Tell us a little bit about your game. What is it about? What will the players be doing?
Gerrit: Atitlan Riders is a tuk fast tuk furious coming-of-age Powered by the Apocalypse (PbtA) game located in one of the largest indigenous communities of Central America.
Players will explore the transition of young people into adulthood in Santiago Atitlan, a Mayan rural town in Guatemala. Expressing individuality isn’t easy in day-to-day life. But all characters are secretly tuk tuk racing drivers and their tuk tuk (three wheeled taxis) expresses many things for them: love, passion, rebellion, faith, friendship.
In contrast to other PbtA games, Atitlan Riders is not built on a well-known genre and its tropes. Instead, it relies on the global understanding of growing-up and it's rooted in its unique setting.
What are some of the major design goals of this game?
I'm not from Santiago Atitlan but from Germany. But I have been living in Santiago now for two years and the original design goal for me was to reflect on the my experiences. How is growing up different there? How is it similar? But moreover, I want to design a game with a take on family and friendship through the lens of a racing game as in films like the Fast & Furious franchise. Playing this game shall bring the emotions of coming of age literature together with releasing tension through seriously fun racing action.
The setting shall allow players to learn about the place and its people and become curious abou a different world than theirs.
What mechanics do you currently have in the game that reinforce your design goals?
An integral part of character creation is drawing the front of your tuk tuk. This way you inform your fellow players who you are or who you want to be. Whatever happens in play, you can show it on your tuk tuk.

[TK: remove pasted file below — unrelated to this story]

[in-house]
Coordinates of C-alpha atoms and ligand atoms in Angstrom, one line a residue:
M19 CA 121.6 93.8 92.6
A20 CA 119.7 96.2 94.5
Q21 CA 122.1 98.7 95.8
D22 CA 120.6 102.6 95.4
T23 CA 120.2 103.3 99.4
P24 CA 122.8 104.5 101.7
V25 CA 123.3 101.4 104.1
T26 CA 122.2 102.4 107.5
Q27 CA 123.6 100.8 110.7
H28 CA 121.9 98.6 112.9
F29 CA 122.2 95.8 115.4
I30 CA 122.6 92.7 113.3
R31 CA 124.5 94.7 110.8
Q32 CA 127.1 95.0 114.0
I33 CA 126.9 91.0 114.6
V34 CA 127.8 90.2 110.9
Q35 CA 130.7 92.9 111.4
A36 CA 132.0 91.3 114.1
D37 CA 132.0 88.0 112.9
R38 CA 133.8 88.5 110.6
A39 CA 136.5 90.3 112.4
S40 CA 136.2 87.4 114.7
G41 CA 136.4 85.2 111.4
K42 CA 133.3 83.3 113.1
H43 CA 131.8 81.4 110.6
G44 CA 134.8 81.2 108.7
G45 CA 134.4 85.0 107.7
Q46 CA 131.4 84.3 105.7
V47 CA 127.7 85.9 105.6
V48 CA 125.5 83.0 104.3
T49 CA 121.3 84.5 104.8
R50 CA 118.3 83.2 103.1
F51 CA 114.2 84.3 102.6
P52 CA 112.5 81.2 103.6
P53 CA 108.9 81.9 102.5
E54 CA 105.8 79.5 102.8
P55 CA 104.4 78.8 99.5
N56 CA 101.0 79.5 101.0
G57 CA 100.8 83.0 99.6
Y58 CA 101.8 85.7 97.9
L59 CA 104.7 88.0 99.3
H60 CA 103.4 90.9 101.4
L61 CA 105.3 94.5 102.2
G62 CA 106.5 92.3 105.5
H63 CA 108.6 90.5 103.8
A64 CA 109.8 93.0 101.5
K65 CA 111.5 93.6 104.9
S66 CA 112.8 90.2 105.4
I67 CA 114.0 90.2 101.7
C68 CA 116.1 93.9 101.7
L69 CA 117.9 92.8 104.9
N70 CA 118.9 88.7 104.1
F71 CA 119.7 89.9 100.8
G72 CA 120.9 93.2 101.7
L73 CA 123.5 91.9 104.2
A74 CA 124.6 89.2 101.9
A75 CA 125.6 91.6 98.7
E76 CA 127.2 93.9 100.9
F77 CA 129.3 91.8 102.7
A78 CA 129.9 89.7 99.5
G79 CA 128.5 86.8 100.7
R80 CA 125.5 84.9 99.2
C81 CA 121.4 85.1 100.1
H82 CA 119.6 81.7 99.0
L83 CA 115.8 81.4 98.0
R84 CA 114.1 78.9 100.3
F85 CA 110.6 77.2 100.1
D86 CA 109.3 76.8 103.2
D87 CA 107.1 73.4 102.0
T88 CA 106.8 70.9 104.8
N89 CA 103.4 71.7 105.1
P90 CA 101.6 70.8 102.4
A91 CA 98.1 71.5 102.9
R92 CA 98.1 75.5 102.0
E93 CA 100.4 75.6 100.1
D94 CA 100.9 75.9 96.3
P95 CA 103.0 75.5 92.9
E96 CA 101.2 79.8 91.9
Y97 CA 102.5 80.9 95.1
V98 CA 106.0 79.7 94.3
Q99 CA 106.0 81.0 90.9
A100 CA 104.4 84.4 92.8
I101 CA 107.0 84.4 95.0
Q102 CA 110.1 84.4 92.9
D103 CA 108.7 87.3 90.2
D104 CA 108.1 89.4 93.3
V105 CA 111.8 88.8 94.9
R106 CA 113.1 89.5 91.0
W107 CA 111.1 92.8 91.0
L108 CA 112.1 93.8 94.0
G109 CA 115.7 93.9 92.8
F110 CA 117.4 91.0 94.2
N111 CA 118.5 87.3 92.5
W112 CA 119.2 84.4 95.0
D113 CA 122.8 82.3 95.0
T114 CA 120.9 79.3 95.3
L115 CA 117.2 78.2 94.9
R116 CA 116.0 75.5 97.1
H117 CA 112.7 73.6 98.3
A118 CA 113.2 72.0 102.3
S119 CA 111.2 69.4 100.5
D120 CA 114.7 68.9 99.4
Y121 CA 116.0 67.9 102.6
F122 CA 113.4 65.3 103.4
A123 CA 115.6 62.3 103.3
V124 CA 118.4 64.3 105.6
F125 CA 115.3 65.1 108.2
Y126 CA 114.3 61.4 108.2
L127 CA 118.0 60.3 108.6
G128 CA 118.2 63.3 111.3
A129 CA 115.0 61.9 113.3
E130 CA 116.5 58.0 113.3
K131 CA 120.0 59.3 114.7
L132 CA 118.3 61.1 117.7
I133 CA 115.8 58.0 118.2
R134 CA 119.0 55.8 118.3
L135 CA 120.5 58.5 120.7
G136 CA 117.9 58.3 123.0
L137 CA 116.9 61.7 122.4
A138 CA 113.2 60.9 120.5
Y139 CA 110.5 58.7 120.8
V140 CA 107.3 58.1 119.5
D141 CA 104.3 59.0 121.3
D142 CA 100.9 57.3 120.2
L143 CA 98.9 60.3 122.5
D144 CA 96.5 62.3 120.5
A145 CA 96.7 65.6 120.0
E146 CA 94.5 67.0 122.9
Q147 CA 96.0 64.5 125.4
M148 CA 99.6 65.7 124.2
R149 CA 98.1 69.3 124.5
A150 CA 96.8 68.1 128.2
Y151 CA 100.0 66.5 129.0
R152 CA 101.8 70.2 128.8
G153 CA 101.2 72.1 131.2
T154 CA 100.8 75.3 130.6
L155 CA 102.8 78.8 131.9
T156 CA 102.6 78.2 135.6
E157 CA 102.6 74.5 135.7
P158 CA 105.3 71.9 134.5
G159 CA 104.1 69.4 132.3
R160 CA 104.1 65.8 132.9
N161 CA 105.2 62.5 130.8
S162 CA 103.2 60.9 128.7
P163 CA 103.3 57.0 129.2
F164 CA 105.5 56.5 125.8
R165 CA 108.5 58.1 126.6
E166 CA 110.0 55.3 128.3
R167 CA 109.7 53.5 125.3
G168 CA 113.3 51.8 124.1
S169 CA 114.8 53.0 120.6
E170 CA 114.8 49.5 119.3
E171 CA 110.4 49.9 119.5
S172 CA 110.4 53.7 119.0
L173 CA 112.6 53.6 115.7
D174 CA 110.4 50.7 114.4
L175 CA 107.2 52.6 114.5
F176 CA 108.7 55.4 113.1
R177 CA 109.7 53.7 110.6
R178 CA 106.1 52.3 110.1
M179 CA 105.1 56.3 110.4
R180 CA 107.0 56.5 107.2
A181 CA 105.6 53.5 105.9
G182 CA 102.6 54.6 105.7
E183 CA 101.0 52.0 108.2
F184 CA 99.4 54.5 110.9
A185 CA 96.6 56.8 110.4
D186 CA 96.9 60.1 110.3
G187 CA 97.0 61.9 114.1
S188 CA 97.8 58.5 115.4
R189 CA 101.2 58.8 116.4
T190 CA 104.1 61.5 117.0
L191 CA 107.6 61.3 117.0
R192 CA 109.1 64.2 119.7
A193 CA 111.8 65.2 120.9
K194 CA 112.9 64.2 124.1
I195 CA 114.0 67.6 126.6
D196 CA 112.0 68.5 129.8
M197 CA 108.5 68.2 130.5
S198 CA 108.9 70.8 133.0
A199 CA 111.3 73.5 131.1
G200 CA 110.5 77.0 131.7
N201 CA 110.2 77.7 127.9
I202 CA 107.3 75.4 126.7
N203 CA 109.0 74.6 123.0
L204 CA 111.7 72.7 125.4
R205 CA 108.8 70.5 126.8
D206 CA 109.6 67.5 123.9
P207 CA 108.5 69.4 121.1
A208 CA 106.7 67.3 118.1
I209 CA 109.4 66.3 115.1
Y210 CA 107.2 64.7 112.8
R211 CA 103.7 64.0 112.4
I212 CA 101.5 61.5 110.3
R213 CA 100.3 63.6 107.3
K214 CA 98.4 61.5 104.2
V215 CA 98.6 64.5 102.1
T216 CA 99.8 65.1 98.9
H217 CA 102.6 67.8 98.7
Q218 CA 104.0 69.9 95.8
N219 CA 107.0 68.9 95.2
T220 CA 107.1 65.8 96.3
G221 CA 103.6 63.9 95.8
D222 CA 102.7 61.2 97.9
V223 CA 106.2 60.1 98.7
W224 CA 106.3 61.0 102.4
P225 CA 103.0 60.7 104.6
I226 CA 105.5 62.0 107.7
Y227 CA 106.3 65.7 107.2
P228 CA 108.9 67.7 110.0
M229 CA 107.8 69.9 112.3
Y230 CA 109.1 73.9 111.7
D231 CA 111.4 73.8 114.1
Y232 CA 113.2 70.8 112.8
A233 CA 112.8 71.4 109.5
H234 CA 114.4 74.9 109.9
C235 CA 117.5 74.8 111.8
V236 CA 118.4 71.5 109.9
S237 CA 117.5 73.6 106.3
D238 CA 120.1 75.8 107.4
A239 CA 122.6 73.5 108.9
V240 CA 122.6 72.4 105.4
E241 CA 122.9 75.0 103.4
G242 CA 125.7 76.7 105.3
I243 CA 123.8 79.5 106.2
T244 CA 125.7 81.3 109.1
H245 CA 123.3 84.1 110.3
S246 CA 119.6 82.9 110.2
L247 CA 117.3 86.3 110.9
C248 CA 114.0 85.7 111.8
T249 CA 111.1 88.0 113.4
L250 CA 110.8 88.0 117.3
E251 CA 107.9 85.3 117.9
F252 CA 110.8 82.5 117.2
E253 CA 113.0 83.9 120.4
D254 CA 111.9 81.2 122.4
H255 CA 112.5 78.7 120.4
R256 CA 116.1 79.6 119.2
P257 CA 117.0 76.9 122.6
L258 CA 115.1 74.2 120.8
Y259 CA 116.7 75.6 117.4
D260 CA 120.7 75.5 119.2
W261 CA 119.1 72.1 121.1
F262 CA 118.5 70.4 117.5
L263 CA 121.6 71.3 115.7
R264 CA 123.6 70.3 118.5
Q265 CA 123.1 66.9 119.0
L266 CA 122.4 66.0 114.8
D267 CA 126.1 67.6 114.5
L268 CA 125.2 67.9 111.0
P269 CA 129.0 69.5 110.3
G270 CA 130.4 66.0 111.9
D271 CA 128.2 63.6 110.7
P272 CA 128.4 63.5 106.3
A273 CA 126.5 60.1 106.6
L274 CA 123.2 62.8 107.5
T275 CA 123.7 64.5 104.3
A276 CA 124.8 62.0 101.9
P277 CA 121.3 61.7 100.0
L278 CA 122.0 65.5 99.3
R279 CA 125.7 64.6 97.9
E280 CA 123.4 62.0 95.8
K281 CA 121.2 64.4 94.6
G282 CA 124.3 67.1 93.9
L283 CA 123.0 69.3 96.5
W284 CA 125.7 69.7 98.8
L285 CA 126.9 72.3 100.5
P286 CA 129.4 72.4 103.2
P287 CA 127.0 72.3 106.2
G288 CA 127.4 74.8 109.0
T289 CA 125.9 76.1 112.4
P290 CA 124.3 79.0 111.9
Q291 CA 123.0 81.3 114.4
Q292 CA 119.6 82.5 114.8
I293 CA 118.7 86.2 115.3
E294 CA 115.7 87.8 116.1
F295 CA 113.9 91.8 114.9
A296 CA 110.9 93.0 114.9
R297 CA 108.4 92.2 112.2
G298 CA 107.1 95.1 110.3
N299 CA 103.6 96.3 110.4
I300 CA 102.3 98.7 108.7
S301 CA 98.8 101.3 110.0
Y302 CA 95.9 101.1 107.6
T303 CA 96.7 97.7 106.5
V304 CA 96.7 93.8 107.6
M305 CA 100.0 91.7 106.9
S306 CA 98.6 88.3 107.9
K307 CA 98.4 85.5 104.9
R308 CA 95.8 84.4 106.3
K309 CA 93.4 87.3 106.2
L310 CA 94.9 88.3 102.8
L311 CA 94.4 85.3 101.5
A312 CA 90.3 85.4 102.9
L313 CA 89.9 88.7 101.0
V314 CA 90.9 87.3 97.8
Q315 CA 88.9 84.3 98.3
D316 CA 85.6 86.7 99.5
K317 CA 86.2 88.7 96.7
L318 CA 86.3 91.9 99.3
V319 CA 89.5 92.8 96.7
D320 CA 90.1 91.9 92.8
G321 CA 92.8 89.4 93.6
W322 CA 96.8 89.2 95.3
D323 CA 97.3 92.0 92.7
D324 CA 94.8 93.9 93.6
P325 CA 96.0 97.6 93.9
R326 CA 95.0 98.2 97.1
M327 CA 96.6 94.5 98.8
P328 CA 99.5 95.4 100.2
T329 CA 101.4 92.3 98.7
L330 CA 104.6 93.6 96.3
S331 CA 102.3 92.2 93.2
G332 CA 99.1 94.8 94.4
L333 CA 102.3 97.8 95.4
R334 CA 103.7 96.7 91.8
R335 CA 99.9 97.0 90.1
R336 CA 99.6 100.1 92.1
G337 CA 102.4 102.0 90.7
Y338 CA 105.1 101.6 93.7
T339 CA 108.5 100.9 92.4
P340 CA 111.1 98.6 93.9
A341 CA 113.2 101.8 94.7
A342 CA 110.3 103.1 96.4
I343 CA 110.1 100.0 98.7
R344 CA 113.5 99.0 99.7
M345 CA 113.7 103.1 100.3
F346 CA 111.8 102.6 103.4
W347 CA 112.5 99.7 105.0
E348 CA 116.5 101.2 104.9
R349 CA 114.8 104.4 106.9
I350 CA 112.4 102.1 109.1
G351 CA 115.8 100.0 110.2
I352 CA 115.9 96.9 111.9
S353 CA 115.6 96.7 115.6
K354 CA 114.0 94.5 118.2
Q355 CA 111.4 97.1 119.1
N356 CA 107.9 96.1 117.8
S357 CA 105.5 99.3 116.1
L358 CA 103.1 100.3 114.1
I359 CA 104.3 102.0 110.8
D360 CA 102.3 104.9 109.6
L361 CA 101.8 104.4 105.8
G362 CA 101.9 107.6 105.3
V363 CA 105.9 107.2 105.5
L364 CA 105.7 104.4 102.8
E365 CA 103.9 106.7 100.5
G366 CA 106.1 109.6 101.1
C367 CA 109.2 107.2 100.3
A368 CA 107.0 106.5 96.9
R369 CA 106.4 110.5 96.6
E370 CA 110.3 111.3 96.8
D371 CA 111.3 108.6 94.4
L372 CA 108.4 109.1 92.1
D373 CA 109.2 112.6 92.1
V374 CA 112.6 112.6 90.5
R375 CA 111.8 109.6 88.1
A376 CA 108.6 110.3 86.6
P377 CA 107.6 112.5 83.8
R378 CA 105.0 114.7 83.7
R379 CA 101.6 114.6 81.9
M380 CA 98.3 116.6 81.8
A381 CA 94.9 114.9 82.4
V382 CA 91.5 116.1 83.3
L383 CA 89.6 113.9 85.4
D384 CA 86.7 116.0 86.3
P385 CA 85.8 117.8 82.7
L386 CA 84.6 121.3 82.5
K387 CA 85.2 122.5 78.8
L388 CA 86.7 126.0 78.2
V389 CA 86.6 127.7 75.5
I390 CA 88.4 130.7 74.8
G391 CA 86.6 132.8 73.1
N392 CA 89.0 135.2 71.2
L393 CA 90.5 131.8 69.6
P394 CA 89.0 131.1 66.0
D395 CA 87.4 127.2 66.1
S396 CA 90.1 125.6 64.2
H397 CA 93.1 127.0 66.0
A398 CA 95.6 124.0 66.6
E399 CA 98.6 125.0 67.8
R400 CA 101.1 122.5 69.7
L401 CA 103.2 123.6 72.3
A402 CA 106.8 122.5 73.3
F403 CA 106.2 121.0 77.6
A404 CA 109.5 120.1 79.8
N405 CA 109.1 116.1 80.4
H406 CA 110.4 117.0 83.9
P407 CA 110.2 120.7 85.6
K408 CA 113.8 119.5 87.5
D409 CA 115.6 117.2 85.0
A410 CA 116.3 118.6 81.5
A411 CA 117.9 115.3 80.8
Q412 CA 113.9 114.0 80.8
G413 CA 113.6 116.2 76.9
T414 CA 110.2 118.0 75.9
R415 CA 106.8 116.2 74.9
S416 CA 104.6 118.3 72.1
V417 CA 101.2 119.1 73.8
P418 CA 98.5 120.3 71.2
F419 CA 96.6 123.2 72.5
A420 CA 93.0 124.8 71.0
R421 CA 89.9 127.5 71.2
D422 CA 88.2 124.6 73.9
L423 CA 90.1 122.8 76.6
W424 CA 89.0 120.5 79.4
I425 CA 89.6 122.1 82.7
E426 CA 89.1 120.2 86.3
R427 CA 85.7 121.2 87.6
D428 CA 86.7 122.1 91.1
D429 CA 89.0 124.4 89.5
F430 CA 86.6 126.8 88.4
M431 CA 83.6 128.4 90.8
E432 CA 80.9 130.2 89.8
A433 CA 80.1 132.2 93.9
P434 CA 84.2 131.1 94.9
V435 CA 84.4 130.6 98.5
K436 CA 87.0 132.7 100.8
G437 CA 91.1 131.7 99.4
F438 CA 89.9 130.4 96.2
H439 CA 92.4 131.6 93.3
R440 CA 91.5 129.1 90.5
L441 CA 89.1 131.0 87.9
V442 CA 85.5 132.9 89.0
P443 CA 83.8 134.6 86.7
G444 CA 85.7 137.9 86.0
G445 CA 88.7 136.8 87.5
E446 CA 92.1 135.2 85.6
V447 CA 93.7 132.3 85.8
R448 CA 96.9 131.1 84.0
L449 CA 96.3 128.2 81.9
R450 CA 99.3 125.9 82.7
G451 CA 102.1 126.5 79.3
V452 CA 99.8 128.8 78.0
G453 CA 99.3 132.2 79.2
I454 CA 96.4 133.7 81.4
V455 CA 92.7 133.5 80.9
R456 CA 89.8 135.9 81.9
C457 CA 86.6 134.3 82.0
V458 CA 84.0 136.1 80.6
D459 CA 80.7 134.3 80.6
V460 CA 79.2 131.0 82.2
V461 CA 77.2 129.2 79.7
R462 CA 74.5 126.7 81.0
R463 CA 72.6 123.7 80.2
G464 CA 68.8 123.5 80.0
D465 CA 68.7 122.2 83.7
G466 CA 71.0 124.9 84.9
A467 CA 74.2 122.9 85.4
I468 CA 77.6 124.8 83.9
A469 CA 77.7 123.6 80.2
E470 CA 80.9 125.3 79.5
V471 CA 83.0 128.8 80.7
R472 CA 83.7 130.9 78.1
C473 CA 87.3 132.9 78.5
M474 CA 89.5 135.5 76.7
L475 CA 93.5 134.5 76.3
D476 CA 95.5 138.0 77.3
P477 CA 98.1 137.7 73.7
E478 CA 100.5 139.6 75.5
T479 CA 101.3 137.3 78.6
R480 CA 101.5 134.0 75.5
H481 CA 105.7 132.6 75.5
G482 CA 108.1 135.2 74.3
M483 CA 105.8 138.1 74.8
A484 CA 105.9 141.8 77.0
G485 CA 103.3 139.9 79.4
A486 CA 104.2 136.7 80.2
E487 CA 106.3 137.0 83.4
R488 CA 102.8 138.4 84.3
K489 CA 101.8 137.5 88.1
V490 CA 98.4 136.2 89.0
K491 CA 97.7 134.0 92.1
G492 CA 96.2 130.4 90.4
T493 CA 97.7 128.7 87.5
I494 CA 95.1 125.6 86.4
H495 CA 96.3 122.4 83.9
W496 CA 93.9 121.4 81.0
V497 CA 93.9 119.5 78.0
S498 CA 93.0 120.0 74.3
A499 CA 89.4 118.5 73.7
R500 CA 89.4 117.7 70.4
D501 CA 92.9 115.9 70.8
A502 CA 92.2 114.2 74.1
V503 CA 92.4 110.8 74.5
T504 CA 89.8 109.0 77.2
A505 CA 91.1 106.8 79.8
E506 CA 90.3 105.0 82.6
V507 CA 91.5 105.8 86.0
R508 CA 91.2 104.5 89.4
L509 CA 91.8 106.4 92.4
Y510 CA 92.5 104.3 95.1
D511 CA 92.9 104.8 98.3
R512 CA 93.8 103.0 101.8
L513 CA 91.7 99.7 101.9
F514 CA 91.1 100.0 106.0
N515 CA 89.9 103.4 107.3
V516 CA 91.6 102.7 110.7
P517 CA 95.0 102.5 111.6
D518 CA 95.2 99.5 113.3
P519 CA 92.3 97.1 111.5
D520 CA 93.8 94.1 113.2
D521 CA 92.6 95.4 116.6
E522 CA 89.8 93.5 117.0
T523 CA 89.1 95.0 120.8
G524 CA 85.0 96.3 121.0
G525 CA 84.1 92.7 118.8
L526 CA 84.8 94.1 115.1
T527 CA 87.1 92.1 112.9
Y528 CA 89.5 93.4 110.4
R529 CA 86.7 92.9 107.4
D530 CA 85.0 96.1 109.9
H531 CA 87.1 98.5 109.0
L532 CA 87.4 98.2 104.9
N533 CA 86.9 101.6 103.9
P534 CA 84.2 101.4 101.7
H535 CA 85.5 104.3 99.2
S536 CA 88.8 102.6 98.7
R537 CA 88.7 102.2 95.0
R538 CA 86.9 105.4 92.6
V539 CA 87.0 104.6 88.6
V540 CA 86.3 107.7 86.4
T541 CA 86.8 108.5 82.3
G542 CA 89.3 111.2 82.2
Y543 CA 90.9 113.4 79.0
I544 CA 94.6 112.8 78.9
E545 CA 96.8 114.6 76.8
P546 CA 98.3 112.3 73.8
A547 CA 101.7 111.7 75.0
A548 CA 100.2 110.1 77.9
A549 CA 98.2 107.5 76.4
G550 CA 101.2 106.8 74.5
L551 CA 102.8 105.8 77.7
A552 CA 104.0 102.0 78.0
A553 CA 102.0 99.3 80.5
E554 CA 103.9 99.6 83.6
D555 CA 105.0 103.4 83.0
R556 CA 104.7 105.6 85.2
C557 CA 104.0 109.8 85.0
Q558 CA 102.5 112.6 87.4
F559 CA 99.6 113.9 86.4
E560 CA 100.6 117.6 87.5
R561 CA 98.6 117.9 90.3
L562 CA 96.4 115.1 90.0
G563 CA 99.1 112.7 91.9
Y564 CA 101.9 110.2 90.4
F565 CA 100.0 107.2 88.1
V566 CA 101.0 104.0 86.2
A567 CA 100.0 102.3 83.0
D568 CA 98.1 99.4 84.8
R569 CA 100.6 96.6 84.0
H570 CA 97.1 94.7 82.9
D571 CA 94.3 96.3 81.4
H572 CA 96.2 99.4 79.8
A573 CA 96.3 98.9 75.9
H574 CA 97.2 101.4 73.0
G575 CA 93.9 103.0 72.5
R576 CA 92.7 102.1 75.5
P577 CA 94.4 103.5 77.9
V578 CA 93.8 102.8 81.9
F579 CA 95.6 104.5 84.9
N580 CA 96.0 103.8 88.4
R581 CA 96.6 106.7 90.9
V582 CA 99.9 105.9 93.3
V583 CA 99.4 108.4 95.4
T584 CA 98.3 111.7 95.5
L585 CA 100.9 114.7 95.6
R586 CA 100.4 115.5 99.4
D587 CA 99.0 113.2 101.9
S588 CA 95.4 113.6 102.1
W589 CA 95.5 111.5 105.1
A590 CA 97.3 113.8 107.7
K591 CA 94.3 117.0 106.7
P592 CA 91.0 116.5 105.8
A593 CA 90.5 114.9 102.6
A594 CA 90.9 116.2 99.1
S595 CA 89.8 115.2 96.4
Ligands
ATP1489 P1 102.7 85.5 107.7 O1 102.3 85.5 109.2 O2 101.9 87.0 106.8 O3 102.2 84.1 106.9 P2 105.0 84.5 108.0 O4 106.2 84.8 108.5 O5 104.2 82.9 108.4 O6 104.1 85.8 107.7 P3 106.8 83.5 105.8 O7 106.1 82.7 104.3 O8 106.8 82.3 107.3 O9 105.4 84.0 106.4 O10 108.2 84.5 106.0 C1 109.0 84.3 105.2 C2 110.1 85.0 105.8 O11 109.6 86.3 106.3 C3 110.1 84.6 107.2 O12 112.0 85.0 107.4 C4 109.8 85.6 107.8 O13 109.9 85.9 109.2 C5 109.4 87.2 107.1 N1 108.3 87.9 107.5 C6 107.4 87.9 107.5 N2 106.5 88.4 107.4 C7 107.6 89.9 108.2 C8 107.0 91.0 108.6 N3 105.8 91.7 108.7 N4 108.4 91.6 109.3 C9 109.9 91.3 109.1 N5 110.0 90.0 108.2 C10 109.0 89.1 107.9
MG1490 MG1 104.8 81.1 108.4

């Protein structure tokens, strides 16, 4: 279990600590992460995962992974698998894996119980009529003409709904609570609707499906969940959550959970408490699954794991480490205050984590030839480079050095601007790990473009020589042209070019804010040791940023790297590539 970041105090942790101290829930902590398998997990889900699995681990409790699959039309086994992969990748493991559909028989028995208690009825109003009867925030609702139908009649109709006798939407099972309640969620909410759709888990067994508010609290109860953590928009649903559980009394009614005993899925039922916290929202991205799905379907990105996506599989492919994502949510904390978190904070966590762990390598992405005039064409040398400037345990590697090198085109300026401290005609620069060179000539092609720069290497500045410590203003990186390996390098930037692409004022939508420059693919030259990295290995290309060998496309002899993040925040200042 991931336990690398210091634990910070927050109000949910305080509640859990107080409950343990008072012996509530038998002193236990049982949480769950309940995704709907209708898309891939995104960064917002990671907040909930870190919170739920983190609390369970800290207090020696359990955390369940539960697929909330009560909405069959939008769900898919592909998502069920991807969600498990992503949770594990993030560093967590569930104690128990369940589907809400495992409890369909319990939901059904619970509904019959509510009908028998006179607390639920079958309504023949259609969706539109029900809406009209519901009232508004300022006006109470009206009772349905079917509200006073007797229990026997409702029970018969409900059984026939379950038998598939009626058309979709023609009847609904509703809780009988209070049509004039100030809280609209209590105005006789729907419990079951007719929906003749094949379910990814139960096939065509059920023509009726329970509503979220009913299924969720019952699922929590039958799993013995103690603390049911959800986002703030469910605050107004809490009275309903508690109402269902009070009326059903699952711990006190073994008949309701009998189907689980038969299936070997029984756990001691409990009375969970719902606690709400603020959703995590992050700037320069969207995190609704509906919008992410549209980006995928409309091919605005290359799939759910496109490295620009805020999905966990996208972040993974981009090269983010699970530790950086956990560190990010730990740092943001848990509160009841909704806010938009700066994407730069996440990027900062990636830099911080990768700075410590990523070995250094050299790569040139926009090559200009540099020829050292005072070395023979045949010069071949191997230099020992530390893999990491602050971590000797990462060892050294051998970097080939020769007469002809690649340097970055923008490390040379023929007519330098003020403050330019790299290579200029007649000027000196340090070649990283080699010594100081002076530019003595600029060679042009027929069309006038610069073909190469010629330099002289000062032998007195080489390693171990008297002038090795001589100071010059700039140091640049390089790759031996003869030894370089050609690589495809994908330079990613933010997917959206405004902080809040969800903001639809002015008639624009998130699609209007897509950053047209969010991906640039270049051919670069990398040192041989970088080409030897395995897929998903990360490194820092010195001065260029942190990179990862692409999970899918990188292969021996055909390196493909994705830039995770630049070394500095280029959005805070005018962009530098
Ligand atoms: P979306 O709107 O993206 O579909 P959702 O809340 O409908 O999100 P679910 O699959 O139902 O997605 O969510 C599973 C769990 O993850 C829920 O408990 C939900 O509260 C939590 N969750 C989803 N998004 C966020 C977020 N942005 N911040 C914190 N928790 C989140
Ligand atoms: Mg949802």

In play, major conflicts are solved through tuk tuk racing. This is a moment of magical realism. You don't want your brother to report to the police? You want to win somebody's heart? Let's have a race. The race is a mini story game focusing on racing fun. A variant in German, English and Spanish exists to play it standalone.
Your longer character goal is to strive to live an independent life and realize your dreams. For that, you need to free yourself from manipulative influence others have over you and you over them. This is the main currency which can only be resolved through scenes of personal intimacy in which both involved parties let the other go.
Setting creation guides players through a process of getting familiar with the town of Santiago Atitlan while still having an influence on where the story goes.
Where are you at in the development cycle?
The game exists in a playable and complete edition but keeping the most exciting elements less explored than in the current design state. That edition has been playtested at Metatopia and on the Gauntlet Hangouts calendar. The current design state is to test some of the more innovative elements one by one and then bring another round of playtests to the next version in Autumn.
Finish the sentence: “People are going to be excited about this game because…”
...drawing, racing and growing-up is a globally valid combination of fun, and Atitlan Riders provides a unique setting outside of the Western Hemisphere and TV tropes.
Reference Sheets (Basic Moves, playbooks etc):
Online Character Keeper:
(also contains links to tuk tuk front creation and racing template)
Tuk tuk racing stand alone game:
Tuk tuk racing stand alone game (Spanish version):
Interview by Rach Shelkey from the +1Forward podcast
A tuk tuk race from one of the online playtests: